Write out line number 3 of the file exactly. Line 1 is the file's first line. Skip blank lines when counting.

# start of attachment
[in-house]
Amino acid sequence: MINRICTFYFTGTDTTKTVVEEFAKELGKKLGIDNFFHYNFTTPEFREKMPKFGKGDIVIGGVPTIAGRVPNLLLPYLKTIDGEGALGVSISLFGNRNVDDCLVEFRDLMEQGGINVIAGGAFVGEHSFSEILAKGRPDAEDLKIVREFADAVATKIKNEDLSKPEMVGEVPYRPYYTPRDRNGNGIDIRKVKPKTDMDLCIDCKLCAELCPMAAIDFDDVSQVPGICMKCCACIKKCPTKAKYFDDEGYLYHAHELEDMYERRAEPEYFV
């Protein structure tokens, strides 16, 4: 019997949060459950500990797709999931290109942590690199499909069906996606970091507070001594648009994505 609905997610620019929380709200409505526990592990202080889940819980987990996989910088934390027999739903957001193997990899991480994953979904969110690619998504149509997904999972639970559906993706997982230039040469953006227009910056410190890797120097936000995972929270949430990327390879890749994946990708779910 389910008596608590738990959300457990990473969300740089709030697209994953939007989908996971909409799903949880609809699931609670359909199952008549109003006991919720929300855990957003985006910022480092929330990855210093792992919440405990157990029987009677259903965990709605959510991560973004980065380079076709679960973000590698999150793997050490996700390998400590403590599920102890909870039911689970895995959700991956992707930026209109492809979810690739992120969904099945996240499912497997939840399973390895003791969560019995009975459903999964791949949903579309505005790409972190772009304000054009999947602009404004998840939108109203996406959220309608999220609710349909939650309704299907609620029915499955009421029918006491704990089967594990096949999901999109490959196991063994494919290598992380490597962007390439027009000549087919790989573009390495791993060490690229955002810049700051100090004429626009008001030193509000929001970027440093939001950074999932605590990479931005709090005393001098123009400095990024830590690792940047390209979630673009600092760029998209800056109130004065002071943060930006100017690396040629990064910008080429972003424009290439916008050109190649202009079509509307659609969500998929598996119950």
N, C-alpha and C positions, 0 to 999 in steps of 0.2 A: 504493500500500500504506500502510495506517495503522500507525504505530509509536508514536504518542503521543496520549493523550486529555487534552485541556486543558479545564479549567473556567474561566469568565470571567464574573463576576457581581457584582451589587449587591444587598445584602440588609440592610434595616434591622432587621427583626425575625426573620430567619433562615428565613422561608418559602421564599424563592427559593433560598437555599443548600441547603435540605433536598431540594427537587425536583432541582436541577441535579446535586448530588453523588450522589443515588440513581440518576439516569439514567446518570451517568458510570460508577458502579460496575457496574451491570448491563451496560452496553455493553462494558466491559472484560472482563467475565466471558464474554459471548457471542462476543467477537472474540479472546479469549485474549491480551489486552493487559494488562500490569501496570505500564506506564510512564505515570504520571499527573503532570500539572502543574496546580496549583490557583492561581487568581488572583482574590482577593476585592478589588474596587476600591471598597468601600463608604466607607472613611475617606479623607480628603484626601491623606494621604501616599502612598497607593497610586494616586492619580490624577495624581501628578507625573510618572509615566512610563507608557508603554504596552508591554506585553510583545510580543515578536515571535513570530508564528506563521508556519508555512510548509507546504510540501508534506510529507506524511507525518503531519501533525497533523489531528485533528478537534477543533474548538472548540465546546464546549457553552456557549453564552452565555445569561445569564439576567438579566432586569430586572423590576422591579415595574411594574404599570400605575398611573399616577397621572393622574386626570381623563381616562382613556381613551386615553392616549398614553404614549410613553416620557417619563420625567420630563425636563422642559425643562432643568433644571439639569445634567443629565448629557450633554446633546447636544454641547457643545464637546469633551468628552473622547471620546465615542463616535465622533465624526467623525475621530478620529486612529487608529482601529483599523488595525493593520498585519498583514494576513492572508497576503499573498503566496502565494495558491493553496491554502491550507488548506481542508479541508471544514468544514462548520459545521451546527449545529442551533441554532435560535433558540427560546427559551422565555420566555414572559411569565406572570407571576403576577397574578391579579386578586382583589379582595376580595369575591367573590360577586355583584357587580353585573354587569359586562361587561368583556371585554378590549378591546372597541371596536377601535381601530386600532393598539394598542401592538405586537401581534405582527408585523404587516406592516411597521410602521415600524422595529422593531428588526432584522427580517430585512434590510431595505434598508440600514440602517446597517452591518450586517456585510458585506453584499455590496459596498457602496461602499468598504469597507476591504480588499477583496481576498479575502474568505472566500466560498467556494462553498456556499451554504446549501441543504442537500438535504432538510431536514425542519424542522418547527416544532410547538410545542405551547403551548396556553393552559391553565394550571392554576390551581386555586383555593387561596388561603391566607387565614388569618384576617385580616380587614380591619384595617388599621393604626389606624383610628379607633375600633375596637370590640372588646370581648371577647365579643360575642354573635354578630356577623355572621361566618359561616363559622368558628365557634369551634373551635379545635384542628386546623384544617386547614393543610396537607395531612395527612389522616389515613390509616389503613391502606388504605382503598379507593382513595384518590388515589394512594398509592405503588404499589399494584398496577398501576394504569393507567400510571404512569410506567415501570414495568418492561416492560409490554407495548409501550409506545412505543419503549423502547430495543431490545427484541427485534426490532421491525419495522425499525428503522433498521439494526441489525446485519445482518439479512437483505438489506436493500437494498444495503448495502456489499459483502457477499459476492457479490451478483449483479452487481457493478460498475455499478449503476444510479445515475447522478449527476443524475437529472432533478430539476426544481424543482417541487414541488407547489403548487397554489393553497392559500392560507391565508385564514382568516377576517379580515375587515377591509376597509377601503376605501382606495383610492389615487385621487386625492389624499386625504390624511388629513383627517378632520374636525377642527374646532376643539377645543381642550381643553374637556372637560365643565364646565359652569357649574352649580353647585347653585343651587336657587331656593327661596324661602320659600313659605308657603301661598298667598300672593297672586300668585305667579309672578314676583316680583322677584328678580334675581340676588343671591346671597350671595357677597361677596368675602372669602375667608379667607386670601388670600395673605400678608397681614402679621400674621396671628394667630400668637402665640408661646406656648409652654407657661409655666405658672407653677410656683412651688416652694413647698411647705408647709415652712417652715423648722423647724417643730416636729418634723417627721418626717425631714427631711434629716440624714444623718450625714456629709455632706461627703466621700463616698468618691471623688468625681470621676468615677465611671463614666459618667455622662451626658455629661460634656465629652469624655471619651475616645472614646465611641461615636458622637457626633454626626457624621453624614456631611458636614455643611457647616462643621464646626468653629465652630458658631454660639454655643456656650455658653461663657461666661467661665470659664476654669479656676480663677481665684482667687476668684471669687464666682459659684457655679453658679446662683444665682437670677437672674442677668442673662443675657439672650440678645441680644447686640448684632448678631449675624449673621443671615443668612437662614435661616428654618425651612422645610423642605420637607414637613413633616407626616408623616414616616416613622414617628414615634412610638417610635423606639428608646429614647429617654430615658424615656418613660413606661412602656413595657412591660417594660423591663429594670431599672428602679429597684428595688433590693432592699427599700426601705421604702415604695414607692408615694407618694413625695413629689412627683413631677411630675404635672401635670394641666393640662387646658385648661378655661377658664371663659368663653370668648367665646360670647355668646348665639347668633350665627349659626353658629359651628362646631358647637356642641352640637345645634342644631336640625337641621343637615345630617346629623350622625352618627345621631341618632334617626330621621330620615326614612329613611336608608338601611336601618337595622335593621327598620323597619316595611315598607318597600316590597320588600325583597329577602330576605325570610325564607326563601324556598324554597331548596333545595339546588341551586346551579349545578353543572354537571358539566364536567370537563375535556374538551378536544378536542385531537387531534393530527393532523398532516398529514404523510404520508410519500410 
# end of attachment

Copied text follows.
């Protein structure tokens, strides 16, 4: 019997949060459950500990797709999931290109942590690199499909069906996606970091507070001594648009994505 609905997610620019929380709200409505526990592990202080889940819980987990996989910088934390027999739903957001193997990899991480994953979904969110690619998504149509997904999972639970559906993706997982230039040469953006227009910056410190890797120097936000995972929270949430990327390879890749994946990708779910 389910008596608590738990959300457990990473969300740089709030697209994953939007989908996971909409799903949880609809699931609670359909199952008549109003006991919720929300855990957003985006910022480092929330990855210093792992919440405990157990029987009677259903965990709605959510991560973004980065380079076709679960973000590698999150793997050490996700390998400590403590599920102890909870039911689970895995959700991956992707930026209109492809979810690739992120969904099945996240499912497997939840399973390895003791969560019995009975459903999964791949949903579309505005790409972190772009304000054009999947602009404004998840939108109203996406959220309608999220609710349909939650309704299907609620029915499955009421029918006491704990089967594990096949999901999109490959196991063994494919290598992380490597962007390439027009000549087919790989573009390495791993060490690229955002810049700051100090004429626009008001030193509000929001970027440093939001950074999932605590990479931005709090005393001098123009400095990024830590690792940047390209979630673009600092760029998209800056109130004065002071943060930006100017690396040629990064910008080429972003424009290439916008050109190649202009079509509307659609969500998929598996119950």